The Quaking Aspen

“Jason, I don’t think I can do this. I’ve never been so scared.” Through water-pooled eyes, I observe how Jason works hard to keep his own fear secured away deep within.

“I’ll be here with you, Babe. Just try to relax.” A slow inhalation swallows a contending lump in his throat. “We’ll get through this together.”

The trembling within my legs is reminiscent of the quaking aspen. As the warm summer breeze blows through the branches, the leaves shake like a thousand tiny waving hands. They shimmer and twist in the wind, looking as though they can barely hang on. With the same twisting, shimmering, waving, my legs uncontrollably dance upon the hospital bed. The vibrating of each muscles creates a constant twitching, generated by a wind of my own fear.

My panicky angst cannot–will not–succumb to extermination. Sitting next to the picked over (and discarded) lasagna, Jason rubs my hand, trailing up to my arm, creating tiny circles on the inside of my elbow. The soft tickling, almost unbearable yet soothing, does not have the fortitude needed to divert my attention. The bed sheet rustles steadily at the will of my uncontrollably jittery legs. Breaking from the invisible figure eights, Jason’s hand lightly rests on my shaking leg. His worried eyes declare his desperation to provide the most comfort he can; his look of defeat confesses his awareness of the enormity of this feat.

Releasing my arm from Jason’s secured fingers, I carefully swing my legs to the side of the bed. Preparation for a short trip to the bathroom has become arduous, navigating my pain, the twisted cotton of the hospital gown, and the needle-tipped plastic tubes that cling like leeches. Sitting alone in the bathroom, I relish the few solitary minutes I have away from the shrill beeping of machines, the rustling of staff in the hall, and even from Jason’s everlasting presence. Passing the vanity mirror, the disheveled, gaunt-faced, baggy-eyed reflection looks upon me with pity. Leaving the saddened reflection, I breathe a sigh of relief when my trek to the commode ends. Feeling the cold seat under my burning, trembling thighs, the solace of my isolation ends abruptly; A slow, full, descending feeling arises from my pelvis. Horrified, I fold my torso as far as it allows. My throbbing back screams to be straightened, my hardly protruding, firm tummy crunches, making creases that dig deep into my flesh. Pushing aside my hospital gown, holding the tube from my wrist with my left hand, I delicately try and feel around with my right hand. I feel the alien formation: round, smooth, long. Is this my baby? Fighting the paralysis that engulfs my legs, I haltingly erect my shoulders, pushing the entirety of my body to a hunched stance. Stretching my gown snugly around my body, my slow, shuffling, sliding feet–right then left, and repeat–replace the impossibility of actual footsteps.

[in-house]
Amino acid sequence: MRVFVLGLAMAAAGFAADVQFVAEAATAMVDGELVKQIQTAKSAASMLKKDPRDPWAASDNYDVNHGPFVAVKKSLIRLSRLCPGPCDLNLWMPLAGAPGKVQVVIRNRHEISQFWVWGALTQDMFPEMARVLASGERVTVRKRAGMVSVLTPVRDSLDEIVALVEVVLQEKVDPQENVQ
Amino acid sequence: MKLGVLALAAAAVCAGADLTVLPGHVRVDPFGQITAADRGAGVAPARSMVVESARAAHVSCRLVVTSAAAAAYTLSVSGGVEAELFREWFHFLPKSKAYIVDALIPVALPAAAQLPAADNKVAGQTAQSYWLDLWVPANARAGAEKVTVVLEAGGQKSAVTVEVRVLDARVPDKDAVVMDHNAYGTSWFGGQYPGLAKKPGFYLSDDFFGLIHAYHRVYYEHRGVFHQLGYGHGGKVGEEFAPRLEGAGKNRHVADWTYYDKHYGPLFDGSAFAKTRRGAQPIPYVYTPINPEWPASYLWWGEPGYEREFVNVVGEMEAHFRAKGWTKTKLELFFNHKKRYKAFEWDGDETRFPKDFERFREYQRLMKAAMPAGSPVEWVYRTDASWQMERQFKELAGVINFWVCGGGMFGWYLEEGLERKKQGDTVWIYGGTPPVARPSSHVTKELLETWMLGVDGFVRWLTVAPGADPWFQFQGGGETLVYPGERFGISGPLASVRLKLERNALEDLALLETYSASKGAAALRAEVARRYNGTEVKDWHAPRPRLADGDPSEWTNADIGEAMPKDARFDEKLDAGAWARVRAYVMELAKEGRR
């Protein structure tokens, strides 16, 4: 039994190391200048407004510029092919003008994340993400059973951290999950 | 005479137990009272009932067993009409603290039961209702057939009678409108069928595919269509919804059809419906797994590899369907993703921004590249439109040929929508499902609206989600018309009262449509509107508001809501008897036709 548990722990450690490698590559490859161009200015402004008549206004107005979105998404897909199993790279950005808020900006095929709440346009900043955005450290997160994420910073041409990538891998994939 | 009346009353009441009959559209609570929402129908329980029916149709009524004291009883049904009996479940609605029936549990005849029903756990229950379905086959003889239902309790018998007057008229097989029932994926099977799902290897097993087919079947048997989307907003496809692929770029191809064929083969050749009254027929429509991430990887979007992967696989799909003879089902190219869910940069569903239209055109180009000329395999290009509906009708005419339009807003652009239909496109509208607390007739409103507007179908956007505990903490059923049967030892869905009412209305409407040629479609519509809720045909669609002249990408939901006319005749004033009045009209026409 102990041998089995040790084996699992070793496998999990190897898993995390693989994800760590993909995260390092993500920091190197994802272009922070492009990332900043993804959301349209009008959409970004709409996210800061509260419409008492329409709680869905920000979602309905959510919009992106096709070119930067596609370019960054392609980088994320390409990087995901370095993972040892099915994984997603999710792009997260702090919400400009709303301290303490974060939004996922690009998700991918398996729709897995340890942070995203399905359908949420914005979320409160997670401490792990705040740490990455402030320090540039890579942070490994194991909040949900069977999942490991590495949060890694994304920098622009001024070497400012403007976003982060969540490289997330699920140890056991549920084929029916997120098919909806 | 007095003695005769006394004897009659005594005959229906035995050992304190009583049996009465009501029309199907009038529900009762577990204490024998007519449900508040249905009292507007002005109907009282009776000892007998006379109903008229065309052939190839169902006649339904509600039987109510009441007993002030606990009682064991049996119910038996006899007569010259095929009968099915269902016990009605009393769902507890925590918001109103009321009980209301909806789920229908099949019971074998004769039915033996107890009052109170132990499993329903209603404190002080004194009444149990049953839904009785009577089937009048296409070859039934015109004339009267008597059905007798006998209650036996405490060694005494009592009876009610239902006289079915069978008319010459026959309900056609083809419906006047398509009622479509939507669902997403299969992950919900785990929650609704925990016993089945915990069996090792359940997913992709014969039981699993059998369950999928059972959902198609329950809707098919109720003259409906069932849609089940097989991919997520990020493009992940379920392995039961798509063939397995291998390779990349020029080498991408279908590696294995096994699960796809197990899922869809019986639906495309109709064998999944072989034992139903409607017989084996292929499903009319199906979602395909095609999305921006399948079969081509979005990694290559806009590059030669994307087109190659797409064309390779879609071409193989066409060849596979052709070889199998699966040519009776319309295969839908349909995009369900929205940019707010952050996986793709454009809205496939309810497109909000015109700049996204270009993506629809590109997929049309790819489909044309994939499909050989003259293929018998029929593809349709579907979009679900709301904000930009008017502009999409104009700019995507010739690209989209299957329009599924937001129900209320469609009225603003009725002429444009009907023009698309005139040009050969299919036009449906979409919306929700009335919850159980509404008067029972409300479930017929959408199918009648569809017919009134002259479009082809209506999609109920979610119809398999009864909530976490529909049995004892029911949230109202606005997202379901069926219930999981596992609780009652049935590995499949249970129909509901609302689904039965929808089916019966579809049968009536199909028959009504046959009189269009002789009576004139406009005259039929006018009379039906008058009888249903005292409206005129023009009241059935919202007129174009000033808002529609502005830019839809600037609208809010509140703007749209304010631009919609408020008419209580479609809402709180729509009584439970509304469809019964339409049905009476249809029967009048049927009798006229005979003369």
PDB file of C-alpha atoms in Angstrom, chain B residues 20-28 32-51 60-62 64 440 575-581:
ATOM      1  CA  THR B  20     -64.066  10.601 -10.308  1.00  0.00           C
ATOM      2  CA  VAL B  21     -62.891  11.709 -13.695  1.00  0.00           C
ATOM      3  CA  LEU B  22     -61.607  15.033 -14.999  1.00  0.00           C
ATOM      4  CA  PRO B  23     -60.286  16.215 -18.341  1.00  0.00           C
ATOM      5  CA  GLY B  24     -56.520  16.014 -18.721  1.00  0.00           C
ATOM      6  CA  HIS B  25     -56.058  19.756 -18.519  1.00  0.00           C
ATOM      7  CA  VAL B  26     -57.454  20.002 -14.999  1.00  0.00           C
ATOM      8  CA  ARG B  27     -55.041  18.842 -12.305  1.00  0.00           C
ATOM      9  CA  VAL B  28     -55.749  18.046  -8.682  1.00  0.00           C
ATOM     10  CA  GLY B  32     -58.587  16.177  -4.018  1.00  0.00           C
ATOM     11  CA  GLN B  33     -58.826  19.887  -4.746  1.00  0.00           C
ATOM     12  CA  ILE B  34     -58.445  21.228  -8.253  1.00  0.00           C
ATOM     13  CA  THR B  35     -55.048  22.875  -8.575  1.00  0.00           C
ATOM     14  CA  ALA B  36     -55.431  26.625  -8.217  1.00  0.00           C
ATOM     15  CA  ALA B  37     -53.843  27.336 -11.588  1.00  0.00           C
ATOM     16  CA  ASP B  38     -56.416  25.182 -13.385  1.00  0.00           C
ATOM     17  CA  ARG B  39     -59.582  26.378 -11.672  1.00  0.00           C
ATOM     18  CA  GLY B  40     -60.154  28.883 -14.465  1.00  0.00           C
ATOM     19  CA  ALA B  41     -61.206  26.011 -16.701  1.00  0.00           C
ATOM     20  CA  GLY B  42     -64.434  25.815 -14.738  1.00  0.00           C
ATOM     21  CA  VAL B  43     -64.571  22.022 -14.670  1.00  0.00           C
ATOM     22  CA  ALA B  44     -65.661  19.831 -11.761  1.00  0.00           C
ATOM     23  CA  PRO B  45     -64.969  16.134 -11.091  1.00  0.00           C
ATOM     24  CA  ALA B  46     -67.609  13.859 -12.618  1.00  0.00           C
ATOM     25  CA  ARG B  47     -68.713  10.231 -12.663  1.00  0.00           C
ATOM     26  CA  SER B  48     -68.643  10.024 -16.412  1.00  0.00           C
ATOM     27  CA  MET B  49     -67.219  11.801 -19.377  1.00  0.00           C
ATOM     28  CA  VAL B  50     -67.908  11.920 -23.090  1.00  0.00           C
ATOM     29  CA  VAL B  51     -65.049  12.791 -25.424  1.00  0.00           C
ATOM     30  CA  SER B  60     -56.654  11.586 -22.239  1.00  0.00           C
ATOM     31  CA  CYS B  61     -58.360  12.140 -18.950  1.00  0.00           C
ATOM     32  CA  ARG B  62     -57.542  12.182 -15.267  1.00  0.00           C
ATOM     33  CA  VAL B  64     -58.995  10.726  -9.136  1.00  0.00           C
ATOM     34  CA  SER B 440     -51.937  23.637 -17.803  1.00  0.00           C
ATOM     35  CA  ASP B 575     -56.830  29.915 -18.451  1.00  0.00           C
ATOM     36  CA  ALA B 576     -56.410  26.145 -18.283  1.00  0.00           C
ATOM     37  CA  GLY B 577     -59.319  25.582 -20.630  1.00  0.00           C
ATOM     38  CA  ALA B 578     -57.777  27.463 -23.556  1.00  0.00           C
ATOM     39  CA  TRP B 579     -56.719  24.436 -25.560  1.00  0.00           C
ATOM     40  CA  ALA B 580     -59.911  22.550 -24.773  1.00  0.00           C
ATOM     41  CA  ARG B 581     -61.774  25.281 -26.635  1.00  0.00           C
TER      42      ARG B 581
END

Like small fruit flies circling a helplessly overripe pear, my thoughts circle outside my head. Formed from my vocal chords, but sounding like the harried reflection-girl of the bathroom, the panicky words, “Call the nurse…” escape into the slit of the open door, hoping to land in a sympathetic ear.